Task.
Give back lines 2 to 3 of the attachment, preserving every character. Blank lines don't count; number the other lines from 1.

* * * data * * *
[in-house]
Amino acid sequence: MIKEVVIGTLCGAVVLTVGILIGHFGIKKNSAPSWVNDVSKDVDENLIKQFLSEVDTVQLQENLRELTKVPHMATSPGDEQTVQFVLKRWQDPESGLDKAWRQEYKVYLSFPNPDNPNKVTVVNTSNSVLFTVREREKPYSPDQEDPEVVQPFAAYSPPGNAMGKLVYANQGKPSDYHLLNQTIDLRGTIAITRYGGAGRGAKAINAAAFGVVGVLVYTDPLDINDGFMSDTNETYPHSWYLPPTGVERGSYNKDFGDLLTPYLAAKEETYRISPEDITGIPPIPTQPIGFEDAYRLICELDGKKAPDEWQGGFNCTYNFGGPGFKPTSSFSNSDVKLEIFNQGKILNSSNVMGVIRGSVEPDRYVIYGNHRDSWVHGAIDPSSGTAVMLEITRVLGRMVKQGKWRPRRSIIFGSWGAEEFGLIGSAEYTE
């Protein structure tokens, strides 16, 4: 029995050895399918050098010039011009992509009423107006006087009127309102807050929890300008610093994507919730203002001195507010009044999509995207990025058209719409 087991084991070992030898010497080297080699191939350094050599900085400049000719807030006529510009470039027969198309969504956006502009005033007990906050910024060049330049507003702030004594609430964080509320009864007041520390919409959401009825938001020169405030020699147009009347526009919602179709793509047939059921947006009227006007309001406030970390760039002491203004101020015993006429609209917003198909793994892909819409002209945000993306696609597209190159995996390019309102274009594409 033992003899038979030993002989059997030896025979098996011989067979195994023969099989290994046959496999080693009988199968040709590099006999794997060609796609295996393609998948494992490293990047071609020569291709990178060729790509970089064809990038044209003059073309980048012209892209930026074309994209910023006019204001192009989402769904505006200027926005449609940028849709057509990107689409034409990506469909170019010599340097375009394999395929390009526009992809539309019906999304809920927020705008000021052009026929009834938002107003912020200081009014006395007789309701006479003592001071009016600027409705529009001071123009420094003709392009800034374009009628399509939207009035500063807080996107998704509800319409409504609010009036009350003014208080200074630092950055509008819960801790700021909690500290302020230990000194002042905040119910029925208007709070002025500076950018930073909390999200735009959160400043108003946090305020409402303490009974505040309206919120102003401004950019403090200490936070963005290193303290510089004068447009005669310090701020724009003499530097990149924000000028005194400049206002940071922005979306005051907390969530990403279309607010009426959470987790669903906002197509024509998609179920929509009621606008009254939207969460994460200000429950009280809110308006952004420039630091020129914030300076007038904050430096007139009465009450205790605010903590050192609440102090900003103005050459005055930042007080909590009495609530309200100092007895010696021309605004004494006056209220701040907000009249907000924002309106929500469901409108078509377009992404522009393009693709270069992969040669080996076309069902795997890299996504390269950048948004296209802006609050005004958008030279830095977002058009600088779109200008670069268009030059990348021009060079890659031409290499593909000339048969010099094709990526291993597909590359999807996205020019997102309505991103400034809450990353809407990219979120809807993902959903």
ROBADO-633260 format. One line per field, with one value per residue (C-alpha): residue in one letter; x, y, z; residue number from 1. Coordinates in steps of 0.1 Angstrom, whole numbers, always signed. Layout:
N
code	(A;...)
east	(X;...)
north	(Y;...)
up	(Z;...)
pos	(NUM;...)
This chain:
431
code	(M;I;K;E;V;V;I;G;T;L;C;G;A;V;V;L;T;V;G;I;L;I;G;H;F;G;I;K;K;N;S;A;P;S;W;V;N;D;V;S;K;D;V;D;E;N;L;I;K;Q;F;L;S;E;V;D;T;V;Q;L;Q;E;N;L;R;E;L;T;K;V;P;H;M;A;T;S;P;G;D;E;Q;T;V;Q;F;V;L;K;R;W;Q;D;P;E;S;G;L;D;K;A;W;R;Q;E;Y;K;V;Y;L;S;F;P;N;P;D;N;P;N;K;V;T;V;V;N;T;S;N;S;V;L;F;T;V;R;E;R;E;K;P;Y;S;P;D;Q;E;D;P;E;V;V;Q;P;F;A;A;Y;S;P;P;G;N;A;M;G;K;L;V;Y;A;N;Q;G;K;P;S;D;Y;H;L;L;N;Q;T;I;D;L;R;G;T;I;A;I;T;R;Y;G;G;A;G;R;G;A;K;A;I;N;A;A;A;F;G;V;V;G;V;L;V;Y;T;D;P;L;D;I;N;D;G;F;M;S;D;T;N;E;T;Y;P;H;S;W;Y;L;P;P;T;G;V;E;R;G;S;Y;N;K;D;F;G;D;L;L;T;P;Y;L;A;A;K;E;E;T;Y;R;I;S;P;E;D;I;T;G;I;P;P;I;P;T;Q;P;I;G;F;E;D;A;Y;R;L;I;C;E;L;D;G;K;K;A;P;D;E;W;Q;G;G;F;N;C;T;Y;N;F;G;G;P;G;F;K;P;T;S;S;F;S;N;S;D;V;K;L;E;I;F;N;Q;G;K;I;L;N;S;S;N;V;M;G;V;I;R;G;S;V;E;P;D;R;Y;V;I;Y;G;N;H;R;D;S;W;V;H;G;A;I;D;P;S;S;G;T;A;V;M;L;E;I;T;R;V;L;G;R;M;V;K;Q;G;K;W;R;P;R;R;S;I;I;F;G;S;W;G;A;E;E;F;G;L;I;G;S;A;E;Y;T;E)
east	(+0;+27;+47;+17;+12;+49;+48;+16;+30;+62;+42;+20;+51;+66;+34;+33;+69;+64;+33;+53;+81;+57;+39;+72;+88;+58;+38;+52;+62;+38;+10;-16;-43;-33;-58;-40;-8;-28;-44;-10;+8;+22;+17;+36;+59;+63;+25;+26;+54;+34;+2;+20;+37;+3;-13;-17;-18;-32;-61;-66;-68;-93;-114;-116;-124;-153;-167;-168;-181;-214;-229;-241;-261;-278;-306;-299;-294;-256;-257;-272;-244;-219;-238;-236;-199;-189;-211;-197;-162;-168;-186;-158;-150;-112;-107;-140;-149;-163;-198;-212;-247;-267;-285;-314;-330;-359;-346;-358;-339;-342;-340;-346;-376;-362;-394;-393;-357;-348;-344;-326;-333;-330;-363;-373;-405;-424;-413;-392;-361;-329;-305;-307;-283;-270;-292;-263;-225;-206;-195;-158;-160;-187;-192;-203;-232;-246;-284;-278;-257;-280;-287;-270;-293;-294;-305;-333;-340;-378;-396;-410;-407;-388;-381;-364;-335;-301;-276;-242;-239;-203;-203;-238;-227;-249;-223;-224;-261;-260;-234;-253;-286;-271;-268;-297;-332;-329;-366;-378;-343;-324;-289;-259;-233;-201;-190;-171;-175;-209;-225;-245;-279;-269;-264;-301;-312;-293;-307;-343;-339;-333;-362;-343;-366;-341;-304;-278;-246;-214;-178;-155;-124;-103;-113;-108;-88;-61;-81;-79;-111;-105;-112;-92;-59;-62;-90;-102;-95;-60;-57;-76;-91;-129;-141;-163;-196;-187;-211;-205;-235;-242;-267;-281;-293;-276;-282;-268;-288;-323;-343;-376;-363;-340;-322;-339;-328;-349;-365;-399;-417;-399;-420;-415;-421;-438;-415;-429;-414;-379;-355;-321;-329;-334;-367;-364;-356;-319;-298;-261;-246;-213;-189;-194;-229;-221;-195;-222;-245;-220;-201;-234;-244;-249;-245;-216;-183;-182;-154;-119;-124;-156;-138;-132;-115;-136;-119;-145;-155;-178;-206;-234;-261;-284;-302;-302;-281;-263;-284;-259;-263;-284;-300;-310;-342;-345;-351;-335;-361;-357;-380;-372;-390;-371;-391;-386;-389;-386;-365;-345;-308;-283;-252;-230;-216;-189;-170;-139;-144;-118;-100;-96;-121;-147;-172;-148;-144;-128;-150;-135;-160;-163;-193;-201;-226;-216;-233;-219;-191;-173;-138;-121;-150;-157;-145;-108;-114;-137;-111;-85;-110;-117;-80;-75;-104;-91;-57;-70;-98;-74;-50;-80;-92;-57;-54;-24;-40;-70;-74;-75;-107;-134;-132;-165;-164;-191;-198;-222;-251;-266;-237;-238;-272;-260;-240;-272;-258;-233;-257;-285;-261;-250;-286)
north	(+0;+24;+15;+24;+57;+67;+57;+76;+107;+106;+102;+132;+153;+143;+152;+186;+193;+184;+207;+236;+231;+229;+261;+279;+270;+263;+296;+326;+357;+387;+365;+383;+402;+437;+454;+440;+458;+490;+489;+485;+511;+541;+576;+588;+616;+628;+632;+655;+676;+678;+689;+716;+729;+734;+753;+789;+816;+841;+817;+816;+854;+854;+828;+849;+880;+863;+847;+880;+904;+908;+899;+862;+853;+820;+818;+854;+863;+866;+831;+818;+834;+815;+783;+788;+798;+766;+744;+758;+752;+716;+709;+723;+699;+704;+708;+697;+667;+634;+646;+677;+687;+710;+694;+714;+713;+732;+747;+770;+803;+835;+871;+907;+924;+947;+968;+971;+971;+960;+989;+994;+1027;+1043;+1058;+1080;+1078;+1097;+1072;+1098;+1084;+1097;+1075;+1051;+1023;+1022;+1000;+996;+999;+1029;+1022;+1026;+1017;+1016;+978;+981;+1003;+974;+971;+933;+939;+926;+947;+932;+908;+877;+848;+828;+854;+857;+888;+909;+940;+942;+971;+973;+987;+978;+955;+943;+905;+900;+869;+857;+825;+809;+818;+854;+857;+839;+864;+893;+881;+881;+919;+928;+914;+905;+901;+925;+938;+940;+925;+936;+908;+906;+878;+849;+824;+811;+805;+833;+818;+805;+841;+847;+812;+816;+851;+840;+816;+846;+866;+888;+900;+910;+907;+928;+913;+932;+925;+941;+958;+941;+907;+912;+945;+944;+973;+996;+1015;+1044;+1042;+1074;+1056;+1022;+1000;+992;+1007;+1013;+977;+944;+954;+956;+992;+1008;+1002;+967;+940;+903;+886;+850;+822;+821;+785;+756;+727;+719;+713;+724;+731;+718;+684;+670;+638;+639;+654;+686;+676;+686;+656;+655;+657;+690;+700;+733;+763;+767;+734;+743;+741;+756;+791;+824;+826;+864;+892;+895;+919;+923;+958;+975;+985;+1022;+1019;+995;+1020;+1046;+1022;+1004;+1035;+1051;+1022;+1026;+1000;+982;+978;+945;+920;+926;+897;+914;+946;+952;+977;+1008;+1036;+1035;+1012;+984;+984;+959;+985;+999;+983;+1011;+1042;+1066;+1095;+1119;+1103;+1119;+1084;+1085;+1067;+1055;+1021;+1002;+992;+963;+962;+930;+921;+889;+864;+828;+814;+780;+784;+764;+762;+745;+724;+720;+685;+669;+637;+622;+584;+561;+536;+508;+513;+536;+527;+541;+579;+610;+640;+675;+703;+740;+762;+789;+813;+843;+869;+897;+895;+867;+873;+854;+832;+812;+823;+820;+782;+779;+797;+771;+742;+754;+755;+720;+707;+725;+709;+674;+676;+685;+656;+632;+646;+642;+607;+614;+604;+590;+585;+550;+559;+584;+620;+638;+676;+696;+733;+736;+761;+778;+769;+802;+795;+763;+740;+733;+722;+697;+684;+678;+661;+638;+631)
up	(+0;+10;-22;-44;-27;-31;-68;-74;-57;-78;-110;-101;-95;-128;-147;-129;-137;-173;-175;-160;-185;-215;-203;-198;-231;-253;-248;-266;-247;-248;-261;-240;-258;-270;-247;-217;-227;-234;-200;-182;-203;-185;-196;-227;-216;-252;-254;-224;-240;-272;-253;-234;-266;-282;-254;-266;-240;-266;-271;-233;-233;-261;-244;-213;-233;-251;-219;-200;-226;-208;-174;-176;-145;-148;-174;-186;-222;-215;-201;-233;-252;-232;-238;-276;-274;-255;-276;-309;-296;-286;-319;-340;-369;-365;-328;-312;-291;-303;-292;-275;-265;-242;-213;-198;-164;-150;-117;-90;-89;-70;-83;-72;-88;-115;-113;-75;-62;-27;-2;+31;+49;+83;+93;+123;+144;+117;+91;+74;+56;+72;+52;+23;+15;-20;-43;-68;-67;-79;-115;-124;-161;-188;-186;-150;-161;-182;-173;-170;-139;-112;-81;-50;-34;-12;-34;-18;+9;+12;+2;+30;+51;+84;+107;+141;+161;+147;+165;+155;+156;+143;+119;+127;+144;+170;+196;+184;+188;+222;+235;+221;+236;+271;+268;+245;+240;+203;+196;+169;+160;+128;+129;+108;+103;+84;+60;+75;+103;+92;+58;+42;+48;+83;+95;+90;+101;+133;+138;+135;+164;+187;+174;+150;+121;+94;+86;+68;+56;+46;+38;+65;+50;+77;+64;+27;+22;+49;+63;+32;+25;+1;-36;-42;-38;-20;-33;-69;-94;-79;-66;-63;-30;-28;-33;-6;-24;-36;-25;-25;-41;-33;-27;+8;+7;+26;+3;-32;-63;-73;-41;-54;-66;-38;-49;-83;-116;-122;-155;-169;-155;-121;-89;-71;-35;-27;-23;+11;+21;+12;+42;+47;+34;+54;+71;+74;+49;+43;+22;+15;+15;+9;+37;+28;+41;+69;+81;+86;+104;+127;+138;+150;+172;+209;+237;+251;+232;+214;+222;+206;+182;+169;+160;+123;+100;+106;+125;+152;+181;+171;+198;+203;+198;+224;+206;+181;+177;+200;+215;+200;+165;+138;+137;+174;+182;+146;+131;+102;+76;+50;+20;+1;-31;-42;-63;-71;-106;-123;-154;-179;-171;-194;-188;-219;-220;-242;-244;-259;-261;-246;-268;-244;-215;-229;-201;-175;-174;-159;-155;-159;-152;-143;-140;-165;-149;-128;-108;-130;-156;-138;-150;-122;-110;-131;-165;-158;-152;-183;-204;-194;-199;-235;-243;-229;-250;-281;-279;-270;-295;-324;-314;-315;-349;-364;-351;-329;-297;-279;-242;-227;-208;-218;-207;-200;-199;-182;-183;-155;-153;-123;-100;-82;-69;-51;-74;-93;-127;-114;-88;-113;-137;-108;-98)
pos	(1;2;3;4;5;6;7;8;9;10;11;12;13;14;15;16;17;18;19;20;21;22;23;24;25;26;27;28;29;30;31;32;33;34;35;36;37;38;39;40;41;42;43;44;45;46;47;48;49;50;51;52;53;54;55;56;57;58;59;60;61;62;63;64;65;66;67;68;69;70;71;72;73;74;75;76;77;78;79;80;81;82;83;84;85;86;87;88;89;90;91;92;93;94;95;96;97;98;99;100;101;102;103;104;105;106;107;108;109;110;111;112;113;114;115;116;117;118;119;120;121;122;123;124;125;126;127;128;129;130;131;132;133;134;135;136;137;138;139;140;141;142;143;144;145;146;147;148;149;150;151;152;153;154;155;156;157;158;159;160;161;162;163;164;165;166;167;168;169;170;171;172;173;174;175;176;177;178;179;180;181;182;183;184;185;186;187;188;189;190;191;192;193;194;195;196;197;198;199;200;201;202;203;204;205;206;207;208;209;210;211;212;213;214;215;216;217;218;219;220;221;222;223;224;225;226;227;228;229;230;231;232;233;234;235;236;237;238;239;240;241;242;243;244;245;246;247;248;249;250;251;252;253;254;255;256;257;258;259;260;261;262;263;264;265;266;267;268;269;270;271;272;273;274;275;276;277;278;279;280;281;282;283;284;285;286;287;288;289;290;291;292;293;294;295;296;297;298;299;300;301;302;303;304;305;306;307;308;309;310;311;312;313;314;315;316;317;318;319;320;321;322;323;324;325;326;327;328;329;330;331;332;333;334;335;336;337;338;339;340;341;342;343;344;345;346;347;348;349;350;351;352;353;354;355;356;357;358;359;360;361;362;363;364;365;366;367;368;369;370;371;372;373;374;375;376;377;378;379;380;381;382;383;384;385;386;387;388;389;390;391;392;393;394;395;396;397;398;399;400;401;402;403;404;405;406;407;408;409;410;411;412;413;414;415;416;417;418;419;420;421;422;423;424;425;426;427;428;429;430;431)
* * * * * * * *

Amino acid sequence: MIKEVVIGTLCGAVVLTVGILIGHFGIKKNSAPSWVNDVSKDVDENLIKQFLSEVDTVQLQENLRELTKVPHMATSPGDEQTVQFVLKRWQDPESGLDKAWRQEYKVYLSFPNPDNPNKVTVVNTSNSVLFTVREREKPYSPDQEDPEVVQPFAAYSPPGNAMGKLVYANQGKPSDYHLLNQTIDLRGTIAITRYGGAGRGAKAINAAAFGVVGVLVYTDPLDINDGFMSDTNETYPHSWYLPPTGVERGSYNKDFGDLLTPYLAAKEETYRISPEDITGIPPIPTQPIGFEDAYRLICELDGKKAPDEWQGGFNCTYNFGGPGFKPTSSFSNSDVKLEIFNQGKILNSSNVMGVIRGSVEPDRYVIYGNHRDSWVHGAIDPSSGTAVMLEITRVLGRMVKQGKWRPRRSIIFGSWGAEEFGLIGSAEYTE
């Protein structure tokens, strides 16, 4: 029995050895399918050098010039011009992509009423107006006087009127309102807050929890300008610093994507919730203002001195507010009044999509995207990025058209719409 087991084991070992030898010497080297080699191939350094050599900085400049000719807030006529510009470039027969198309969504956006502009005033007990906050910024060049330049507003702030004594609430964080509320009864007041520390919409959401009825938001020169405030020699147009009347526009919602179709793509047939059921947006009227006007309001406030970390760039002491203004101020015993006429609209917003198909793994892909819409002209945000993306696609597209190159995996390019309102274009594409 033992003899038979030993002989059997030896025979098996011989067979195994023969099989290994046959496999080693009988199968040709590099006999794997060609796609295996393609998948494992490293990047071609020569291709990178060729790509970089064809990038044209003059073309980048012209892209930026074309994209910023006019204001192009989402769904505006200027926005449609940028849709057509990107689409034409990506469909170019010599340097375009394999395929390009526009992809539309019906999304809920927020705008000021052009026929009834938002107003912020200081009014006395007789309701006479003592001071009016600027409705529009001071123009420094003709392009800034374009009628399509939207009035500063807080996107998704509800319409409504609010009036009350003014208080200074630092950055509008819960801790700021909690500290302020230990000194002042905040119910029925208007709070002025500076950018930073909390999200735009959160400043108003946090305020409402303490009974505040309206919120102003401004950019403090200490936070963005290193303290510089004068447009005669310090701020724009003499530097990149924000000028005194400049206002940071922005979306005051907390969530990403279309607010009426959470987790669903906002197509024509998609179920929509009621606008009254939207969460994460200000429950009280809110308006952004420039630091020129914030300076007038904050430096007139009465009450205790605010903590050192609440102090900003103005050459005055930042007080909590009495609530309200100092007895010696021309605004004494006056209220701040907000009249907000924002309106929500469901409108078509377009992404522009393009693709270069992969040669080996076309069902795997890299996504390269950048948004296209802006609050005004958008030279830095977002058009600088779109200008670069268009030059990348021009060079890659031409290499593909000339048969010099094709990526291993597909590359999807996205020019997102309505991103400034809450990353809407990219979120809807993902959903």